Tennis: Schnyder puts personal trouble behind her to reach Aussie Open semis

Channel News Asia/January 28, 2004

Melbourne, Australia -- Patty Schnyder's hard road back from career-threatening personal troubles swept her into the semi-finals of a Grand Slam event for the first time at the Australian Open.

The 22nd seed from Switzerland displayed greater composure to out-fox giant-killing Lisa Raymond 7-6 (7/2), 6-3 in 1hr 19min.

A jittery Raymond, who had pulled off the biggest upset of the women's draw by knocking Venus Williams out in the third round, saw her challenge unravel with 44 unforced errors on the Rod Laver Arena.

"It's enormous. I'm so happy to be here and to play in the semis, it's hard to describe," said a delighted Schnyder, whose previous best Grand Slam performances were quarter-final appearances at the 1998 French and US Opens.

Schnyder will now face Belgian second seed Kim Clijsters in the semi-finals.

It was a hugely satisfying victory for Schnyder, whose form and rankings tumbled in early 1999 following a disastrous association with German guru Rainer Harnecker.

The player's parents accused Harnecker of brainwashing their daughter and ultimately barred her from the Schnyder family home after she refused to end her relationship with the faith healer.

Schnyder split from Harnecker in 1999 and her rankings have subsequently climbed. In a twist to the saga, Schnyder married a private investigator hired by her father to investigate Harnecker.

But her choice of husband also infuriated her family, who did not attend the couple's wedding.

Schnyder said she had never been happier after her quarter-final win.

"I'm very happy with my husband, we married a month ago and everything is just fine," said Schnyder, 25.

"I'm really enjoying tennis. I love the sport, coming out playing especially in the Grand Slams -- it's very nice to have such a life."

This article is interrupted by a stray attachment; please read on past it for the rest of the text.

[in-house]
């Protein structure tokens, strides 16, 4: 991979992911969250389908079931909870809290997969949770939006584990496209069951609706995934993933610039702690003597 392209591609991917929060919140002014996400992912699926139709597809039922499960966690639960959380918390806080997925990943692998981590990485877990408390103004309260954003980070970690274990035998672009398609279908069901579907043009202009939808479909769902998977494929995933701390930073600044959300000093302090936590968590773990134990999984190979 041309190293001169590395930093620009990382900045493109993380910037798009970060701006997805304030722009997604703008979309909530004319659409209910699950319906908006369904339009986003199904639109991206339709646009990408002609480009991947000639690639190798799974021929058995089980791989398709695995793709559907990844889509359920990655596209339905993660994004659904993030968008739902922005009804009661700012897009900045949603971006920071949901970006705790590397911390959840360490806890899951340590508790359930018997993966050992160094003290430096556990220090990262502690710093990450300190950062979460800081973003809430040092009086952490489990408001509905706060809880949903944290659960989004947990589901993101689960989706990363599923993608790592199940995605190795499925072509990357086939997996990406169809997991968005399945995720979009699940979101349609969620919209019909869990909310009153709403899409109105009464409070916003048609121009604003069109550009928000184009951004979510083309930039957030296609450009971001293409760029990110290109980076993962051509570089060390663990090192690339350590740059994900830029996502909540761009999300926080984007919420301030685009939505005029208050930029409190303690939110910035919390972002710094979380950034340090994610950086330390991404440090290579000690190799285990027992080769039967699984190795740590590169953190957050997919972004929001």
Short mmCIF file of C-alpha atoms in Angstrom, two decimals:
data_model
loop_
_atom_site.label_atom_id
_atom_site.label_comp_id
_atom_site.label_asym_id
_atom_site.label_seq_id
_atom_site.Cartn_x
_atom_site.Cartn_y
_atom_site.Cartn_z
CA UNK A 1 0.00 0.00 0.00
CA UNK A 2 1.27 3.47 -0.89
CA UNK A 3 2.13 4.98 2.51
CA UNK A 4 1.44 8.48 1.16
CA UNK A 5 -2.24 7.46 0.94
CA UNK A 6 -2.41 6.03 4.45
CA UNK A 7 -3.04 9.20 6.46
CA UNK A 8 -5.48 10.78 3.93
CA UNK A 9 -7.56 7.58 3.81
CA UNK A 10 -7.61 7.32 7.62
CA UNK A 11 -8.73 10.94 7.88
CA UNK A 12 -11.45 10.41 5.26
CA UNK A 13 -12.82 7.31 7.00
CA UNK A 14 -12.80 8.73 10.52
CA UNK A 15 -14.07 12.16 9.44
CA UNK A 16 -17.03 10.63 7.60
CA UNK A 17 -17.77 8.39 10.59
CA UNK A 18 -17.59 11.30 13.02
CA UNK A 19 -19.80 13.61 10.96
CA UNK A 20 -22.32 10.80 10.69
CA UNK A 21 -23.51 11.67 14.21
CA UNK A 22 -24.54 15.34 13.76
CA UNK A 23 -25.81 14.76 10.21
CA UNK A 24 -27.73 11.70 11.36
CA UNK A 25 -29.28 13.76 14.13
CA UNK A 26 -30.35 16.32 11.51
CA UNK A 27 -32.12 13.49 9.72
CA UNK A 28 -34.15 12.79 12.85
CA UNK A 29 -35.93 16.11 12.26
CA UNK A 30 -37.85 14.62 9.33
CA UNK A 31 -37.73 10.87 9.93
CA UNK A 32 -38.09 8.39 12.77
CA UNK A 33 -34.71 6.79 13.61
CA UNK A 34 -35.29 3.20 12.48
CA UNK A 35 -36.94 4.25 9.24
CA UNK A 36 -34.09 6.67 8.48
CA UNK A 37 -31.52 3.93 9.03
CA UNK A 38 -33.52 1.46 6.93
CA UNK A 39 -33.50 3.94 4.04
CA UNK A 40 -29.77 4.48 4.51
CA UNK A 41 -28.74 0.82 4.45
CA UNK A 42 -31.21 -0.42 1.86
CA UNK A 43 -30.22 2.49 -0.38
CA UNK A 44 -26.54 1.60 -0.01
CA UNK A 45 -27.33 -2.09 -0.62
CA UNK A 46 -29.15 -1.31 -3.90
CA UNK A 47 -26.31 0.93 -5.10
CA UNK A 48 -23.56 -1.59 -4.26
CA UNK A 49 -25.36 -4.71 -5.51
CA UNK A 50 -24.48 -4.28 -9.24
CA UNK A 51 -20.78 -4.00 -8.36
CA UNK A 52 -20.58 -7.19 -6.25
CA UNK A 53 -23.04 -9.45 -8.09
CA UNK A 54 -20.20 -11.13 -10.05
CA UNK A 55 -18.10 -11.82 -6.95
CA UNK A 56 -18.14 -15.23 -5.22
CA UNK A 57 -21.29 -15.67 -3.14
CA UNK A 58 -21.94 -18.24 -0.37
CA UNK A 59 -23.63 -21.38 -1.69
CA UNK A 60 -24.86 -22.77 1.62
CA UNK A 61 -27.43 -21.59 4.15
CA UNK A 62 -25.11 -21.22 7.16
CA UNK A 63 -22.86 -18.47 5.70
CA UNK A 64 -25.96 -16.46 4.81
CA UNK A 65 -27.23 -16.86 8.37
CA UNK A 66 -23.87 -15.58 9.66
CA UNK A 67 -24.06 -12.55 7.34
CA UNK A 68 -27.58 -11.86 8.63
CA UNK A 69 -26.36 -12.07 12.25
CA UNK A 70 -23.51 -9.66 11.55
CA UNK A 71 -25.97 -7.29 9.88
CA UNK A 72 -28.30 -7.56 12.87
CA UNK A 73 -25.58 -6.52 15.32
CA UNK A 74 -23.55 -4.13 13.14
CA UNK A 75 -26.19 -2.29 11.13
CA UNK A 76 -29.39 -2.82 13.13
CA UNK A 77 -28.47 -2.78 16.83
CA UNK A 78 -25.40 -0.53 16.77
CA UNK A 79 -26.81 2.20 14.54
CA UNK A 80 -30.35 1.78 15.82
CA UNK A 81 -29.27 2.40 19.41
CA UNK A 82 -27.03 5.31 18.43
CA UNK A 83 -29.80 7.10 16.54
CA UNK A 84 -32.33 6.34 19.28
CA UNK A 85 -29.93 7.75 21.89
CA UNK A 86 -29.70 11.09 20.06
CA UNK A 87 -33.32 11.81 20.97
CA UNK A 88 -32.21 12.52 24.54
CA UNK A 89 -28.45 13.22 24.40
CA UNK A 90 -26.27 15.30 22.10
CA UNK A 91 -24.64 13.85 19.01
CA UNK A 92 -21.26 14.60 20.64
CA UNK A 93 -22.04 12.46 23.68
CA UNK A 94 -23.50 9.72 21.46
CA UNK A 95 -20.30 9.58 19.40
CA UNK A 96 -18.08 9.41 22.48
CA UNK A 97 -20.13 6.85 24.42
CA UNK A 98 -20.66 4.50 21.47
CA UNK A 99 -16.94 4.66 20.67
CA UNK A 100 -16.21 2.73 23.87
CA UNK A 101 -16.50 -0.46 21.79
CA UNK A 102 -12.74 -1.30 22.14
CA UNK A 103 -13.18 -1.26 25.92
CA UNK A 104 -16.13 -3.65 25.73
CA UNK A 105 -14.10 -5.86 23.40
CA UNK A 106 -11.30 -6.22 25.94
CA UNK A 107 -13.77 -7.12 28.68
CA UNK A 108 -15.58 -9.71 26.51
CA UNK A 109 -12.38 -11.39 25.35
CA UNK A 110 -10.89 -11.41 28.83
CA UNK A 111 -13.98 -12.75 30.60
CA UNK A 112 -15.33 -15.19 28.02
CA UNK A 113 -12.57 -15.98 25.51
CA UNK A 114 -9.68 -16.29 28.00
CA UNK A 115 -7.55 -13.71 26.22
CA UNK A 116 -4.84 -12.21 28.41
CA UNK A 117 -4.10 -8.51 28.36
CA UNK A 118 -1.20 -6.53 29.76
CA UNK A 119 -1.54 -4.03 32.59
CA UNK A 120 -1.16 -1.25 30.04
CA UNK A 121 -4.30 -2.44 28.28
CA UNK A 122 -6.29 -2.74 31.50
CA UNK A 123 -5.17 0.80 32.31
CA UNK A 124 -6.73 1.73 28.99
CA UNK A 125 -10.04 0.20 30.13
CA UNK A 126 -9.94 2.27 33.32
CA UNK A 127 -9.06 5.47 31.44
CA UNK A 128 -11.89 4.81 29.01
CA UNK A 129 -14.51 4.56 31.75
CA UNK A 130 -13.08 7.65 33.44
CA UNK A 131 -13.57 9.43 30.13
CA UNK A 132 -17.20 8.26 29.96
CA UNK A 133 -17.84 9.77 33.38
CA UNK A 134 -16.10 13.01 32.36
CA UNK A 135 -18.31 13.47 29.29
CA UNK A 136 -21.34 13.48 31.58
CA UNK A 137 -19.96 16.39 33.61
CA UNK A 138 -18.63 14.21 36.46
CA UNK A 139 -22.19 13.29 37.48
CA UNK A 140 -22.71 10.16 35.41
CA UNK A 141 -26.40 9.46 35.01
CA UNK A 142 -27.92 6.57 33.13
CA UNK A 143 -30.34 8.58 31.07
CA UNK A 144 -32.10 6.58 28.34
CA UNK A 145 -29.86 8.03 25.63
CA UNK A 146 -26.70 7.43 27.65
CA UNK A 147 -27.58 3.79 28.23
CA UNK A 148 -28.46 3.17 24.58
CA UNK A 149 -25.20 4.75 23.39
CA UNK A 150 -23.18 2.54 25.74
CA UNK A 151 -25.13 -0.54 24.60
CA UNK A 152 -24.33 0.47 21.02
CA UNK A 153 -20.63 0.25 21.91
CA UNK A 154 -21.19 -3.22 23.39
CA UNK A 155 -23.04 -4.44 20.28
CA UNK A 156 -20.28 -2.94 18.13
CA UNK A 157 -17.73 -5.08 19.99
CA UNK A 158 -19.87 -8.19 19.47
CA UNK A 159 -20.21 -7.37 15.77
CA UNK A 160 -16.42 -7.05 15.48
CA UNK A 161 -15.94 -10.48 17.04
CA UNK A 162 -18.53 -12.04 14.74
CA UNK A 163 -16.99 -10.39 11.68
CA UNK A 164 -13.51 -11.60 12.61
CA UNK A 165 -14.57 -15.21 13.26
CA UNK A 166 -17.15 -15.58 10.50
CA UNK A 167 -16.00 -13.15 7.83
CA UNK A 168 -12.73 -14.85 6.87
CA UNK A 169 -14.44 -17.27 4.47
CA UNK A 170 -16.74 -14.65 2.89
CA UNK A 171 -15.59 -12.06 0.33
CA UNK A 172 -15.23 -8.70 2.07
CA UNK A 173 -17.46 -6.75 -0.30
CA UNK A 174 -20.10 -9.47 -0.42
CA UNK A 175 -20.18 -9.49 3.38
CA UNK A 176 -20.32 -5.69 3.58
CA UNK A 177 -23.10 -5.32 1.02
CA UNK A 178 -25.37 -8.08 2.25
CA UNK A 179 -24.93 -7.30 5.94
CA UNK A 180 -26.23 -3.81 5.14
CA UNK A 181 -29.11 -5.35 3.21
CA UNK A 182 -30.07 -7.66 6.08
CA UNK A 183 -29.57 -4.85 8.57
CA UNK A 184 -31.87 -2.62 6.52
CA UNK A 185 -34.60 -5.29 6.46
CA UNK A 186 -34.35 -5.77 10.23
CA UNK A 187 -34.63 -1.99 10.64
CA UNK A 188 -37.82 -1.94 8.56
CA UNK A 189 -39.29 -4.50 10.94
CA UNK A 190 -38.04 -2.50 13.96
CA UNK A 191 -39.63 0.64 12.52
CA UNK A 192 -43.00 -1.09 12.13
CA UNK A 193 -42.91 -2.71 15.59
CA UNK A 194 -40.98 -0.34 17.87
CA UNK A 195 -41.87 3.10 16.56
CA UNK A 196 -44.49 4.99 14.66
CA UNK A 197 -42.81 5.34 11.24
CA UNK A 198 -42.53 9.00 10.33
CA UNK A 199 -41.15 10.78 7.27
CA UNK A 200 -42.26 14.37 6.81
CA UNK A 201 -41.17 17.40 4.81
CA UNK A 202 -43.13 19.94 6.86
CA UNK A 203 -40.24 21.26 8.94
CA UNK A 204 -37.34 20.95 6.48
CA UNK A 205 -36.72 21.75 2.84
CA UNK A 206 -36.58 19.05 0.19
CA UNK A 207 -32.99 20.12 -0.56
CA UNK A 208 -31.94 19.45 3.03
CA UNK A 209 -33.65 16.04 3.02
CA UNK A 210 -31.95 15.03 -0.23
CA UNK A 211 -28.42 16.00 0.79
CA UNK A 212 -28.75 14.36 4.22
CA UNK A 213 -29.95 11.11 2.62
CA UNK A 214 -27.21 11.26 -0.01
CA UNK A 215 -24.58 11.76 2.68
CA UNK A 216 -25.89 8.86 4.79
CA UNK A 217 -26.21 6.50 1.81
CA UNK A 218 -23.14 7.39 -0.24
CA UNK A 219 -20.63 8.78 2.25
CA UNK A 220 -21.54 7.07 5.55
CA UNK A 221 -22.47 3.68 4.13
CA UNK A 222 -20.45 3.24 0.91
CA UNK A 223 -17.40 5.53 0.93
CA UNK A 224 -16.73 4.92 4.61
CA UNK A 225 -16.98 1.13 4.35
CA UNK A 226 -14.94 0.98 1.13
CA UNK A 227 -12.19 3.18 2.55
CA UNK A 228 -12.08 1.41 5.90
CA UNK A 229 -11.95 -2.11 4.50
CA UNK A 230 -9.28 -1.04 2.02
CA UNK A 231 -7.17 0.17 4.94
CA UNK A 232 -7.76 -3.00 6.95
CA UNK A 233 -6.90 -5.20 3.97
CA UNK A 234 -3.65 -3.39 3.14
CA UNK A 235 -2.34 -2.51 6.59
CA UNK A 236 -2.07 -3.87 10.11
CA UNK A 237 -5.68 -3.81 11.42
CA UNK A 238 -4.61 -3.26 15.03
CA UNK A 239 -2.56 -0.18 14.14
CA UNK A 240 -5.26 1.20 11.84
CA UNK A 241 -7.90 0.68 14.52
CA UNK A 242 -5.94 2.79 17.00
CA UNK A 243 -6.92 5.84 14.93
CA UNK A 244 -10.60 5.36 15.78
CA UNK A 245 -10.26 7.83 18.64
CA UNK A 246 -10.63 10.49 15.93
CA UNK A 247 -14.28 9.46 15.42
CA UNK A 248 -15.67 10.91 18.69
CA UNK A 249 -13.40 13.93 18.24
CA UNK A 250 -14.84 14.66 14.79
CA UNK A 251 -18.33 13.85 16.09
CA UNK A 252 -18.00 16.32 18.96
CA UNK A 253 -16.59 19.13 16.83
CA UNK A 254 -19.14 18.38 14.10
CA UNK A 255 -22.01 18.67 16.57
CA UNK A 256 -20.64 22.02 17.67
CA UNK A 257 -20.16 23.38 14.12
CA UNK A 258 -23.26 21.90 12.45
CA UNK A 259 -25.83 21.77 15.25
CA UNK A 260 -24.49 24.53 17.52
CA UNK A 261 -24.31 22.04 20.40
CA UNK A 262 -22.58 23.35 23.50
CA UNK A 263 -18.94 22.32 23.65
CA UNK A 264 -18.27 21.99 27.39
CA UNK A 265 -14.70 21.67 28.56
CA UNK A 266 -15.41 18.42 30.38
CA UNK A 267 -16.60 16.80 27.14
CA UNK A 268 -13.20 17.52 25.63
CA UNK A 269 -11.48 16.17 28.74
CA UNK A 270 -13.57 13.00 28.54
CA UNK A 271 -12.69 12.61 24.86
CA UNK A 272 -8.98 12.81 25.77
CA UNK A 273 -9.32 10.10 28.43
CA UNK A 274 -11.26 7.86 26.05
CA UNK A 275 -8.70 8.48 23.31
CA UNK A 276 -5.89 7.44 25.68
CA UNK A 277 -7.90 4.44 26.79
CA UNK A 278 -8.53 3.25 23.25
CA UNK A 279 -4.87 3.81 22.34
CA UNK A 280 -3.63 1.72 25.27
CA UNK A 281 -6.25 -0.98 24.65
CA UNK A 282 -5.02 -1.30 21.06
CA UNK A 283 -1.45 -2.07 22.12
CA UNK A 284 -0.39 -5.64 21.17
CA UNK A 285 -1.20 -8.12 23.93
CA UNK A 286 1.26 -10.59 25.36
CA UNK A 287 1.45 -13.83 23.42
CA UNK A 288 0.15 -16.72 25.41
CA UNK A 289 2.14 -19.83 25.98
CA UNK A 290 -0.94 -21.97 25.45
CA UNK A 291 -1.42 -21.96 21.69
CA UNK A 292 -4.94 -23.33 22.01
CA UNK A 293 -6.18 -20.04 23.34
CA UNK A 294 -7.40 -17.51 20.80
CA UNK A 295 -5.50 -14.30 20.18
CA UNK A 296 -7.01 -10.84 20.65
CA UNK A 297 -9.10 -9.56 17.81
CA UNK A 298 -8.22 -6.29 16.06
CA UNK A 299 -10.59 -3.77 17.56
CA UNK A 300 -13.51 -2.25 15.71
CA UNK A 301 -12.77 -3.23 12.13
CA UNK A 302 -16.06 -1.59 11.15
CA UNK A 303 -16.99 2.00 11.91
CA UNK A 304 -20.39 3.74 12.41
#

Schnyder shaded the first set after fighting back from a break down at 6-5 to force a tie-break after Raymond failed to hold when serving for the set.

Schnyder then romped through the tie-break 7/2 with Raymond's game disintegrating rapidly, the American's flawless form of earlier rounds deserting her.

Schnyder broke to take a 1-0 lead in the second set before holding for 2-0.

Raymond scored a morale-boosting break in the eighth game to cut the deficit to 5-3, but again failed to hold when serving to stay in the match, Schnyder sealing victory when a backhand from the American found the net.

Raymond was disconsolate in defeat and the 30-year-old acknowledged she may never have a better chance of reaching a Grand Slam semi-final.

"I don't think that I've been this disappointed losing a match," Raymond said. "I really thought that I had a good shot of really having a breakthrough here. It was a huge opportunity for her. She maybe handled it better than I."

Raymond said the turning point had been getting broken when serving for the first set. "To finally get in the position to serve for the set and to lose it was disappointing. I maybe let that affect me a little bit," said Raymond.

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